Massholes Start Law School

One of the few law schools not handed instant accreditation by the ABA opened its doors to 182 students who watched too many episodes of Boston Legal. I’m sure it will prove more useful than the education they are about to receive.

University of Massachusetts Law School plans to spend over 13.8 million dollars to try and convince the ABA to give it accreditation. Here’s an idea: Why don’t they just call India and ask how much the ABA expects for a bribe? Might be easier, and the number might be lower than the 13.8 million they are about to spend. That way, they can use more of their suckers students money for inflated salaries.

Moonlighting White Collar Workers

Professionals are doing whatever they can to make ends meet: game shows, prostitution, laundering money for the mob, and now, working two jobs.

The Wall Street Journal reports that because of pay cuts and layoffs, many white-collar workers are starting to work two jobs to make up for the pay cuts. Want to get in on the action? Here’s one way the moonlighters are doing it:

The growth of freelance websites to higher-paid, white-collar occupations is making it easier to moonlight. Accountants, lawyers, marketers and other managers and professionals seeking work on have more than doubled in the past year to 58,000, says founder Xenios Thrasyvoulou.

Proposal To Cut Fed Funding

A reader sent this article in. It made my day, enjoy!

Could the tide be turning? For-profit colleges are starting to get burned. And for added fun, they face more regulation and higher costs:

The government is now cracking down. The U.S. Education Department has proposed restricting admissions growth or cutting federal funding if not enough students can repay their loans. This would partly be based on starting salaries following graduation. The significance of these new schoolyard rules can’t be understated: federal aid makes up at least three-quarters of revenue at many for-profit educators.

The real toilet colleges will get toasted first:

Preliminary estimates suggest many of the big schools will get hit. Corinthian Colleges, the Washington Post’s Kaplan Higher Education, ITT Educational Services, and DeVry had estimated overall loan repayment rates that would fall well below the 45 percent proposed threshold.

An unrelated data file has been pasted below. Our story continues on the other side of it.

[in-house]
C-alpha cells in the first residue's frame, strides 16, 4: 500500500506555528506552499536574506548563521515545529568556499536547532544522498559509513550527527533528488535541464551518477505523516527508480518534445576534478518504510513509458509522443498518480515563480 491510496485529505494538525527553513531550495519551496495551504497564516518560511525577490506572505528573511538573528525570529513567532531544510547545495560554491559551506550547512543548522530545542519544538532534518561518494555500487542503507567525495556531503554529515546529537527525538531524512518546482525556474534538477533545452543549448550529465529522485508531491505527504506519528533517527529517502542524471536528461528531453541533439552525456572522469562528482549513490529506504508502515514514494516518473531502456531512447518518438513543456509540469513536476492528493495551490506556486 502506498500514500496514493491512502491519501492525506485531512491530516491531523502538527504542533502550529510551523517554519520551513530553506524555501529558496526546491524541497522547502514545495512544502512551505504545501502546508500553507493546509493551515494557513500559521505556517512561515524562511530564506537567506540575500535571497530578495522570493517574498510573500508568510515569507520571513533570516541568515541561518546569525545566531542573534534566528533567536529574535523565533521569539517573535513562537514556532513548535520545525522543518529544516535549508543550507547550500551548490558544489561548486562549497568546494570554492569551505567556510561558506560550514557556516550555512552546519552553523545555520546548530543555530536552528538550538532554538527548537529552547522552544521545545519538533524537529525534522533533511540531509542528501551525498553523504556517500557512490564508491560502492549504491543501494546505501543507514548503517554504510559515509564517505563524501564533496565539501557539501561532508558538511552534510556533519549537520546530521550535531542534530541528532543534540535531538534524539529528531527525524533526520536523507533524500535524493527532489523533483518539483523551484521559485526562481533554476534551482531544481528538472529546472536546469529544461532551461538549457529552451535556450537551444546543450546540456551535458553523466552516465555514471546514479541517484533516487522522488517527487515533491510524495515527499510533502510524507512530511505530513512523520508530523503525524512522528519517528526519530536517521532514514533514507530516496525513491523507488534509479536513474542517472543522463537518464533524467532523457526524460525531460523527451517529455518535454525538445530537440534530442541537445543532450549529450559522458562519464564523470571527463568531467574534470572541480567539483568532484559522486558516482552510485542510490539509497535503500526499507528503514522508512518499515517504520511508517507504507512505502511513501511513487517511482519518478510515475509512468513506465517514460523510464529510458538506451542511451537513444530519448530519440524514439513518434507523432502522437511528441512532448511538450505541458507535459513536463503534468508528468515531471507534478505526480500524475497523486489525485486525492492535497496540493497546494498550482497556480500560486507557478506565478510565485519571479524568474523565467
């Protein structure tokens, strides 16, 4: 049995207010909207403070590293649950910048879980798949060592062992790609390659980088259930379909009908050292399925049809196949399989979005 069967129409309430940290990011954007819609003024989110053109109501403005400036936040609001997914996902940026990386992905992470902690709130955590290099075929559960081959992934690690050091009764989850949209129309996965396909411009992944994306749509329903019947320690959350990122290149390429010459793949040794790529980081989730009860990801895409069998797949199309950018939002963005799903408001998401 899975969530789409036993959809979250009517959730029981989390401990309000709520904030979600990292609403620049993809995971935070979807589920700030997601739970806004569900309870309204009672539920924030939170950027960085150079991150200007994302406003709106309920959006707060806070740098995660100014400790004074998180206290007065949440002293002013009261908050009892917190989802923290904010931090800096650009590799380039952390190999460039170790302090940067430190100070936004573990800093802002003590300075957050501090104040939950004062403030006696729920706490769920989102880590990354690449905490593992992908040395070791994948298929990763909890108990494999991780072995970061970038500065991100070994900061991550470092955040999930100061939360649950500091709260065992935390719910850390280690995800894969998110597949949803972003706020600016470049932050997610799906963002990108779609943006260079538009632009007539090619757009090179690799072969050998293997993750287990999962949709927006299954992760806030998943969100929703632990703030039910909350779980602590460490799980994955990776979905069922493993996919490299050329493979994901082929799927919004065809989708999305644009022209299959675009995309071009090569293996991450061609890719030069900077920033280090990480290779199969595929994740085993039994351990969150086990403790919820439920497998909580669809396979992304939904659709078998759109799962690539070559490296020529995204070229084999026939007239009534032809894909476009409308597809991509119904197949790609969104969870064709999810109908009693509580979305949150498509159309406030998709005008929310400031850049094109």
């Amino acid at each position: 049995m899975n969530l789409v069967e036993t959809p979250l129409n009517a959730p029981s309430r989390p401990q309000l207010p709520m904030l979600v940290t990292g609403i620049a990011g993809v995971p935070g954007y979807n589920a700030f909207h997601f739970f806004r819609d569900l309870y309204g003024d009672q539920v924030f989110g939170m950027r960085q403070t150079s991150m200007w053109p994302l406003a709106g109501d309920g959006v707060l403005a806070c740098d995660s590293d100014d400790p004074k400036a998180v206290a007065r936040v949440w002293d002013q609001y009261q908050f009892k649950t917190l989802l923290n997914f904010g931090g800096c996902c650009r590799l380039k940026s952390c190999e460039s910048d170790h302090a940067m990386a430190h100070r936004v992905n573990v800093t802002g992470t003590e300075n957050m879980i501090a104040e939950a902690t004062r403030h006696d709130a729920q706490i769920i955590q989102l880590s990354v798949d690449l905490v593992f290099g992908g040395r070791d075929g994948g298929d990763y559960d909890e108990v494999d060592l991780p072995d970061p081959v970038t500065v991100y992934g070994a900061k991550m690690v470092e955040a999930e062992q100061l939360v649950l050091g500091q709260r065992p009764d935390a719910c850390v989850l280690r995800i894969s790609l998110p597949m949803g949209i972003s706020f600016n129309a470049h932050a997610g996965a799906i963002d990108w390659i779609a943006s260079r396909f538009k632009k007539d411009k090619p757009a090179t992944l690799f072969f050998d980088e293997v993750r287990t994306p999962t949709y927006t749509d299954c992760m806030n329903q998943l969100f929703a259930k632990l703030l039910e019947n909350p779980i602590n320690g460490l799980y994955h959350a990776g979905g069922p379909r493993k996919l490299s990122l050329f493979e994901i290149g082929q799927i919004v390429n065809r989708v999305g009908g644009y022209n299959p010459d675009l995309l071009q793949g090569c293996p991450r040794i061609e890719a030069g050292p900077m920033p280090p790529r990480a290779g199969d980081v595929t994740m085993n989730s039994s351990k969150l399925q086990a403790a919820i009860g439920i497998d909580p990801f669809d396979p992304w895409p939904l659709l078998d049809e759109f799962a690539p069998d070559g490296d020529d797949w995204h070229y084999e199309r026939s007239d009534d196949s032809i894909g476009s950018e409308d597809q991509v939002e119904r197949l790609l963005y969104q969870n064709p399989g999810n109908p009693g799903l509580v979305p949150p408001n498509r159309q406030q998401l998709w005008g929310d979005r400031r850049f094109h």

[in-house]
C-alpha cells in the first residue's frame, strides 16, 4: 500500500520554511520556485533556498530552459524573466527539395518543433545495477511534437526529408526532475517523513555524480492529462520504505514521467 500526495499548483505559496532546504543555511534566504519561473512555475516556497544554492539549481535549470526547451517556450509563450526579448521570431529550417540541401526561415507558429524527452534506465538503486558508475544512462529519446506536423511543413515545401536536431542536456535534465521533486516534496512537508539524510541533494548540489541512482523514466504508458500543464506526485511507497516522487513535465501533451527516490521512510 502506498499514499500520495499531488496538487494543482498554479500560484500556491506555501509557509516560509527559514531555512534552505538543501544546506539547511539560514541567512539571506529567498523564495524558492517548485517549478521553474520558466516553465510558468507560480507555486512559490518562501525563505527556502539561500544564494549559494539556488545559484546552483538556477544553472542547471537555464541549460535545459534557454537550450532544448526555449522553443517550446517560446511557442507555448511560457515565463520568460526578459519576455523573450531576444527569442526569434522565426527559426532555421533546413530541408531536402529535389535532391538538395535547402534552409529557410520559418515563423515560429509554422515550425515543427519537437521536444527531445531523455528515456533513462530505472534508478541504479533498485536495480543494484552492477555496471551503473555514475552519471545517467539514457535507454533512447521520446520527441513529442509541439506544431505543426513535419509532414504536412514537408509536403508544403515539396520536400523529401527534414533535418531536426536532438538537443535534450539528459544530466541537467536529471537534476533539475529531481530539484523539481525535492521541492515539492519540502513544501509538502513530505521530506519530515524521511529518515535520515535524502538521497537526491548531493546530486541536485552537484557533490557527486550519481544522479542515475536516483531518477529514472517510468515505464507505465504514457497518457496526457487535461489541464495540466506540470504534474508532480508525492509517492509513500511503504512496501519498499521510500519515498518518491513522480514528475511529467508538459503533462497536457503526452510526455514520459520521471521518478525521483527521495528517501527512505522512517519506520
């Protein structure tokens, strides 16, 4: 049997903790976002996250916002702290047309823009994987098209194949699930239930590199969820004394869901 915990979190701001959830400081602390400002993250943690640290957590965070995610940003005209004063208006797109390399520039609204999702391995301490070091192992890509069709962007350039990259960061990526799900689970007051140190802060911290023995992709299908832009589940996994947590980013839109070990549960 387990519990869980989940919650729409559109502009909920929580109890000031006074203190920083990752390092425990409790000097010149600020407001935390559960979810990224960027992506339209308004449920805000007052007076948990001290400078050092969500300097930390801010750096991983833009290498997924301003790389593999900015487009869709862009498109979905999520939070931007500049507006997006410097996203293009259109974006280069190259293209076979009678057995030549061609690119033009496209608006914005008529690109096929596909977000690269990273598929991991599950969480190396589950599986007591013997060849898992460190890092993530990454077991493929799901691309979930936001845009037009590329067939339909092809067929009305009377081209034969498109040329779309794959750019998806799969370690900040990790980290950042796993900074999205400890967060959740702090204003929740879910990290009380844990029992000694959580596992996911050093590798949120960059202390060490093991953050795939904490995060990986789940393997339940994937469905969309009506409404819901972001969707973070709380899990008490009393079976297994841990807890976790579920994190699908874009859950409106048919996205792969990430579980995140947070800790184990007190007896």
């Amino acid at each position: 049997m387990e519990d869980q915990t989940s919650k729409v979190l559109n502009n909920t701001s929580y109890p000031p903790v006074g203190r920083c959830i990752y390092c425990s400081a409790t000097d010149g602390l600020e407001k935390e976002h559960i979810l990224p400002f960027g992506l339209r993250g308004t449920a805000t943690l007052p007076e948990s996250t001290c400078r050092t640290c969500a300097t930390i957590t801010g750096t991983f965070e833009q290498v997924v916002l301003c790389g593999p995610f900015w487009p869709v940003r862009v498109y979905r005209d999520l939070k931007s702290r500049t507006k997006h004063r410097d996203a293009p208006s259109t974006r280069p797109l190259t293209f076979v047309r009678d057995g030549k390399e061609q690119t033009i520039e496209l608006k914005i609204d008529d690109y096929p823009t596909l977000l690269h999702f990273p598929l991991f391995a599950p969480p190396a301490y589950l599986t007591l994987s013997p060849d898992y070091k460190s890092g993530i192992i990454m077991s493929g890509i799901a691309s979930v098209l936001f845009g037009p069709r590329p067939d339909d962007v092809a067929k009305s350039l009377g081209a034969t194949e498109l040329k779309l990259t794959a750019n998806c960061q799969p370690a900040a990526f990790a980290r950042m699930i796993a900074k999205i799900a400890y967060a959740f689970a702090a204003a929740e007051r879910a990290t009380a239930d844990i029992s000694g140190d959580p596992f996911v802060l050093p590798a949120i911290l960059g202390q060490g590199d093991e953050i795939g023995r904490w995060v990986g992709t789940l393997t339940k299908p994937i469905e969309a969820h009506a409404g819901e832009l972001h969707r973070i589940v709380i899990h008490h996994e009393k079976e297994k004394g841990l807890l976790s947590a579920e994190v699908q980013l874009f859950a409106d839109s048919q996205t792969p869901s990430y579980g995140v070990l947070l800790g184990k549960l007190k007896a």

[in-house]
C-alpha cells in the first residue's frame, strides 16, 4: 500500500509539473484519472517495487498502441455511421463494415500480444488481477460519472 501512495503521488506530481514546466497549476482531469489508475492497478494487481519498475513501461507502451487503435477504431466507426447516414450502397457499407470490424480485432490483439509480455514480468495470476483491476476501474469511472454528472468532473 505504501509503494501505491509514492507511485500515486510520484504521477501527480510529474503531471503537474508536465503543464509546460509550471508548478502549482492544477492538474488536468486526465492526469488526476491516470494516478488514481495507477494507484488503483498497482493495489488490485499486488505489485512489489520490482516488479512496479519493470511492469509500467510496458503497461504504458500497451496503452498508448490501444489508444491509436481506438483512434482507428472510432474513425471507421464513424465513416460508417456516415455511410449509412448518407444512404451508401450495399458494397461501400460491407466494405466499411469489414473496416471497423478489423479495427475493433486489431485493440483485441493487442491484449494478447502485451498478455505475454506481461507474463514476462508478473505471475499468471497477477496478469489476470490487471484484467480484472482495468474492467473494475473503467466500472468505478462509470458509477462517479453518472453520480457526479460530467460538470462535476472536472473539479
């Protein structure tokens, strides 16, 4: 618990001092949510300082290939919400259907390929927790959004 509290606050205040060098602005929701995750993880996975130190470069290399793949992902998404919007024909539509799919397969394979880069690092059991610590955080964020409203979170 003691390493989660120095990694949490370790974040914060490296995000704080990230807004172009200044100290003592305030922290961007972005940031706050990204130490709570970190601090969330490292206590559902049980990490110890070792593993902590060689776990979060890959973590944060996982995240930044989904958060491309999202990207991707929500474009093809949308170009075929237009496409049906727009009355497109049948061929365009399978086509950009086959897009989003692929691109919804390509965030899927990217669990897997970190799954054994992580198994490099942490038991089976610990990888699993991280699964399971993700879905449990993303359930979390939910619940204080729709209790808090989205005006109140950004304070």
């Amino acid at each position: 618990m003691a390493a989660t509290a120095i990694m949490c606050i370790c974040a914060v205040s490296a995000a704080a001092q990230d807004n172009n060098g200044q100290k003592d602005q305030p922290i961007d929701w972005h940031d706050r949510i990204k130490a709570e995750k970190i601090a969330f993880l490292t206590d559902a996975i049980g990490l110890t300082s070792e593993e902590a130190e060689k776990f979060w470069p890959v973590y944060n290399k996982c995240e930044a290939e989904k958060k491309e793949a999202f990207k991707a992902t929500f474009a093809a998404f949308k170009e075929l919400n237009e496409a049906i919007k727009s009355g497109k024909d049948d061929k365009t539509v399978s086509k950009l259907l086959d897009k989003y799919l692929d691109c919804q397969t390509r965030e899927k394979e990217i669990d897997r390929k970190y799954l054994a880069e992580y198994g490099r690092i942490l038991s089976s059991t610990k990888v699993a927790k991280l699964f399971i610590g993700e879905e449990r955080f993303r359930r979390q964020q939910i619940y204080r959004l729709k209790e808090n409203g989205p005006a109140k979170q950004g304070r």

Imagine how many law schools will have to shut their doors if these proposals expand to include them. Enrollments will go way down, and standards to get in will go way up. Maybe future classes of lawyers will actually have a shot at getting a job. Another reason to default!

Law School Scam Article

The New Jersey Star-Ledger has an article today about the law school scam. It focuses on Seton Hall grad Scott Bullock, who wrote one of the scam blogs.

Unless students graduate from schools like Harvard or Yale, they “might as well be busing tables,” Bullock said.“It’s really just a big Ponzi scheme,” said Bullock, 33, of Bridgewater. “They’re just cranking kids out for $45,000 a year.”

The scam artists school administrators admit they’re watching:

School administrators, who admit to keeping tabs on these so-called “scam blogs,” which now number in the dozens, bristle at the charge that they run diploma mills.

They don’t deny it, but they still won’t put this on those shiny welcome to law school brochures:

What law school officials don’t deny is that these are challenging times for new graduates. Job openings are scarce. Firms are increasingly turning to outsourcing or contract work.

Here is why I spend time writing this blog:

But the critics ask: How can prospective students make informed decisions when they aren’t given enough information in the first place?

The schools continue to lie report numbers like this:

On its website, the school currently reports an employment rate of 94 percent for the 2009 class, but does not break that down into full-time, part-time or temporary work. The school also claims a starting salary of $145,000 in private practice, though it does not specify how many grads reported salaries in this area.

It’s not just that there is no longer a return on your monetary investment, the educational value is questioned by this recent graduate of Loyola Law School in Los Angeles:

However, Rothman, who graduated last May, says he soon questioned the value of his education when classes proved so easy that he slept through them and still achieved middling grades. He began wondering whether admissions officers would have “let a dead squirrel roll in.”

If a squirrel could get loans, they will let the squirrel in, dead or alive. They will just charge the little guy extra for insurance in case he chews on a human’s nuts while in class. It will pay another over-priced and worthless professor’s salary.

Outstanding Student Loan Debt Soars

The same journalist who wrote an article on the law school scam (see post below) also wrote about school debt.

In the article, she notes that, for the first time, Americans owe more on their student loans than their credit cards. That didn’t surprise me, but the amount did:

Outstanding student loans now amount to nearly $830 billion, surpassing the $827 billion owed in revolving credit, according to an analysis by Mark Kantrowitz, publisher of and At least $300 billion of the student debt was incurred in the last four years.

I think it’s time for a bailout for students, or controls to keep the schools competitive enough that the degree means something when you get out. Right now, my law degree has about the same value as a used movie ticket stub.

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